Title VII of the Civil Rights Act of 1964 is the federal law which governs discrimination in the workplace. The law protects individual against discrimination or harassment from other employees, third parties or their supervisors based on race gender, ethnicity, religion and other protected classes or characteristics.
Under Title VII, if a co-worker harasses an employee, the employer can only be found liable if the employer knows about the harassment and then fails to control the working conditions. Thus, for the employer to be liable, the employer must either fail to provide a reasonable avenue for complaint or fail to take corrective actions upon discovering the harassment. If however, an employee is harassed by a supervisor, the employer is found automatically liable if the harassment leads to an adverse employment action such as, firing or failing to promote. If there is no tangible adverse employment action, and the employee is alleging hostile work environment due to the supervisor’s conduct, then the employer will be found liable unless the employer takes action to prevent or correct the supervisor’s behavior; or unless the employer has a policy in place to prevent or correct such behavior, including conducting training of their supervisory staff on how to handle complaints, and the employee fails to take advantage of the policy or procedures. It is the employer’s burden to prove that it took these steps.
There has been some ambiguity in the past on who is a “supervisor”, which can be of major significance to an employer. A recently issued Supreme Court decision in the case of Vance v. Ball State University clarifies this long standing question in Title VII cases. The definition of supervisor that was commonly used in New York courts was an individual that has “significant direction over the victim’s daily work.” This definition has proved troublesome and open-ended.
Now the Supreme Court has adopted a much narrower definition of “supervisor”. Under the Supreme Court decision “an employer may be vicariously liable for an employee’s unlawful harassment only when the employer has empowered the employee to take tangible employment actions against the victim.” The decision provides an employer with a far clearer definition. This puts companies on notice that a “supervisor” is anyone who can effect a significant change in employment status, such as hiring, firing, failing to promote, reassignment with significantly different responsibilities, or a decision causing a significant change in the employee’s benefits. Employers should thus take this into account where there have been complaints of harassment or discrimination in the workplace, as additional actions may be required where the harasser is a supervisor.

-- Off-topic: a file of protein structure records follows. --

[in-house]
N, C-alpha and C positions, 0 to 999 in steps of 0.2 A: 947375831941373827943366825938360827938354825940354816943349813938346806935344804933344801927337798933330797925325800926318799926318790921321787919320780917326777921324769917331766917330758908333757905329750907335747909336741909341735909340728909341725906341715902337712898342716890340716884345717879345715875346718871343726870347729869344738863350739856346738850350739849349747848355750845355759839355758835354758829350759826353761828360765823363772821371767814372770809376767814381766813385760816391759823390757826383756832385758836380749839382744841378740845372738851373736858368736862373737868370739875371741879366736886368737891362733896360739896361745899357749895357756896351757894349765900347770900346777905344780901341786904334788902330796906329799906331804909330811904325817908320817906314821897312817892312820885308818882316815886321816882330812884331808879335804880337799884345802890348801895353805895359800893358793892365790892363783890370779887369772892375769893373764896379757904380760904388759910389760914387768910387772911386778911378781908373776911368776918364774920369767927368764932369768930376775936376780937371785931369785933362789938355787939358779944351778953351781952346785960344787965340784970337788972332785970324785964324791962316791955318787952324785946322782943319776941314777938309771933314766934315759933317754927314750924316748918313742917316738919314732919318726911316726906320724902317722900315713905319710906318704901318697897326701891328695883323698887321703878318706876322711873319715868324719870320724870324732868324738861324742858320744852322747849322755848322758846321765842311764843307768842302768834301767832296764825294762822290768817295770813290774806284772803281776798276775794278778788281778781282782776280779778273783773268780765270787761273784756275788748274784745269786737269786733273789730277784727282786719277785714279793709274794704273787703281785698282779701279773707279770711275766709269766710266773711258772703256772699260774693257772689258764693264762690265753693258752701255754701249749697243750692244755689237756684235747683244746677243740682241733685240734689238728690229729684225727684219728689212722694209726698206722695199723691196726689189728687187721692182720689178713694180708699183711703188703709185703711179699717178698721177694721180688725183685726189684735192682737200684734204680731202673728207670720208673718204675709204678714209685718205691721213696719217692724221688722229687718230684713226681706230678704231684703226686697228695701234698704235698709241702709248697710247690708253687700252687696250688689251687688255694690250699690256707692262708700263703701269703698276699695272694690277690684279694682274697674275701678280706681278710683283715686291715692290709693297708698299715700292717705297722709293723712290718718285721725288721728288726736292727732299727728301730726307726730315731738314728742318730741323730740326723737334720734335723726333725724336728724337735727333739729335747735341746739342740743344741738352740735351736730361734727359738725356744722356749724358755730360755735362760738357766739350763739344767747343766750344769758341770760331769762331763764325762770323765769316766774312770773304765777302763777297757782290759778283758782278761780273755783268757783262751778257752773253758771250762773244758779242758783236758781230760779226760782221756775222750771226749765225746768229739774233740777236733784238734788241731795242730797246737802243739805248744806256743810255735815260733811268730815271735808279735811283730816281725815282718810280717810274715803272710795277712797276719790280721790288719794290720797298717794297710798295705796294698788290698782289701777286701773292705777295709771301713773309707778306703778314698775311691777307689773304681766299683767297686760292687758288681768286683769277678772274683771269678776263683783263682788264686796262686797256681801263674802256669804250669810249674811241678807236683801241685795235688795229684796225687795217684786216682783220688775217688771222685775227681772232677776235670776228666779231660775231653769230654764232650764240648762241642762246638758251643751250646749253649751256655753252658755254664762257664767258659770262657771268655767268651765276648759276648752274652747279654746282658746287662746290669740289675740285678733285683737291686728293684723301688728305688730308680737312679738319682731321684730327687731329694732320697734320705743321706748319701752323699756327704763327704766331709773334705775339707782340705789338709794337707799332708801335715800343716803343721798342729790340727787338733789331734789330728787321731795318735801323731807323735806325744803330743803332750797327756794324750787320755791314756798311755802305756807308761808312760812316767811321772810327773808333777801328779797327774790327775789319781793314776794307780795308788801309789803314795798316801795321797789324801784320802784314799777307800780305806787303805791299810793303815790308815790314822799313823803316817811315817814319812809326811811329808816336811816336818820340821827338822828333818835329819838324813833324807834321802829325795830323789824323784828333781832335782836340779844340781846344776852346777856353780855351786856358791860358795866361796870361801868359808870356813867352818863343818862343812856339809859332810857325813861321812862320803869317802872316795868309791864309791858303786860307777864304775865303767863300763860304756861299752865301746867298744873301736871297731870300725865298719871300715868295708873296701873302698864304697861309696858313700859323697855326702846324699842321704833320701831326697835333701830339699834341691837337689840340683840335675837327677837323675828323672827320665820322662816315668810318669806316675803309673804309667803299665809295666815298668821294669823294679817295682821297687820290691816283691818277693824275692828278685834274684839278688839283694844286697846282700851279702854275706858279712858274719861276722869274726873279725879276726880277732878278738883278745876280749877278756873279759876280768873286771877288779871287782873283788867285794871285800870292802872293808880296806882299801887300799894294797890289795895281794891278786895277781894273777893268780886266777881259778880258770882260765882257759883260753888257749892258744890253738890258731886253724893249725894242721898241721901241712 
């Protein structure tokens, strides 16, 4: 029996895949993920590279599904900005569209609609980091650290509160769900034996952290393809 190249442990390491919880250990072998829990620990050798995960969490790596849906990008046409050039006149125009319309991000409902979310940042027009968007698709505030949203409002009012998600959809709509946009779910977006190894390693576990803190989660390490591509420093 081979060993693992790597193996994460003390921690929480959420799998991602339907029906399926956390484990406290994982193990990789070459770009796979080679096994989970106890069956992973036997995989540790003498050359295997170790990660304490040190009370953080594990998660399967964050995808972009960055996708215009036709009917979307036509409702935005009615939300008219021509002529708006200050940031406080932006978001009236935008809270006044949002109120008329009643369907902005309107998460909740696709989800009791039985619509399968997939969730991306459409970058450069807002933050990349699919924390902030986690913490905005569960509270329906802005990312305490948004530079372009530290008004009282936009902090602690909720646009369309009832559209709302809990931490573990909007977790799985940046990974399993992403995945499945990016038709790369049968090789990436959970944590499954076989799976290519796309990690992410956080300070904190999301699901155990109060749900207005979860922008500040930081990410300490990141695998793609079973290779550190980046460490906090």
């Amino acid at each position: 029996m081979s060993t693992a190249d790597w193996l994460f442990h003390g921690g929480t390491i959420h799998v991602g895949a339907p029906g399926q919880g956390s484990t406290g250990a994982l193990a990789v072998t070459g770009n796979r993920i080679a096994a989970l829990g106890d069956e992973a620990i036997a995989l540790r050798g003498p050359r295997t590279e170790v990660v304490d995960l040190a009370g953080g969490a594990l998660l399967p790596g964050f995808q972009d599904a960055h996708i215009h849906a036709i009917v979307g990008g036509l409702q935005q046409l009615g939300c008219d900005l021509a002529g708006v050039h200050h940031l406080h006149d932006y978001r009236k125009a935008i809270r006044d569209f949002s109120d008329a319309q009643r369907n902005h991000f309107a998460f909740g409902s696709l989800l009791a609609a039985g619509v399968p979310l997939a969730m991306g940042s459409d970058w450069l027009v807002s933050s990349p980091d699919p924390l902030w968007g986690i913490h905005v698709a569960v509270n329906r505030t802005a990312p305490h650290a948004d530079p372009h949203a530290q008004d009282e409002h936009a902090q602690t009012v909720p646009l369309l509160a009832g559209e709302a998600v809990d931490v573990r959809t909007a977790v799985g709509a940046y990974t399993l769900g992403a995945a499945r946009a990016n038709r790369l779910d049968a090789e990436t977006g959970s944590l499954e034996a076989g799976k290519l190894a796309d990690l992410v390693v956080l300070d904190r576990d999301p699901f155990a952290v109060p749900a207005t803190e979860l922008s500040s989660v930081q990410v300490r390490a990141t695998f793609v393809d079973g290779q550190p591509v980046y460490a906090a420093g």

Employers need to be aware of how supervisors handle claims in the workplace and how the employee is treated after bringing the claim or it could lead to claims of retaliation. Although the employee bringing the charge may not be able to prove the original harassment claim, they can more easily prove that they were retaliated against for bringing the complaint to light. Retaliation charges have increased substantially in recent years and have generated large settlements for plaintiffs.
Employers need to diminish their exposure by doing three important things: 1. Have an updated handbook that contains a strong anti-harassment/anti-discrimination policy indicating three people that the employee can bring a complaint to; 2. Post the company’s harassment policy on all bulletin boards and regularly re-issue the policy and have employees sign-off on it; 3. Train your supervisors on how to recognize harassment and discrimination in the workplace, how to handle it and how to avoid possible retaliation charges.
Of course, if such a situation arises you should always contact your HR professional or legal counsel immediately.
********** This article is intended for general information only and should not be construed as legal advice.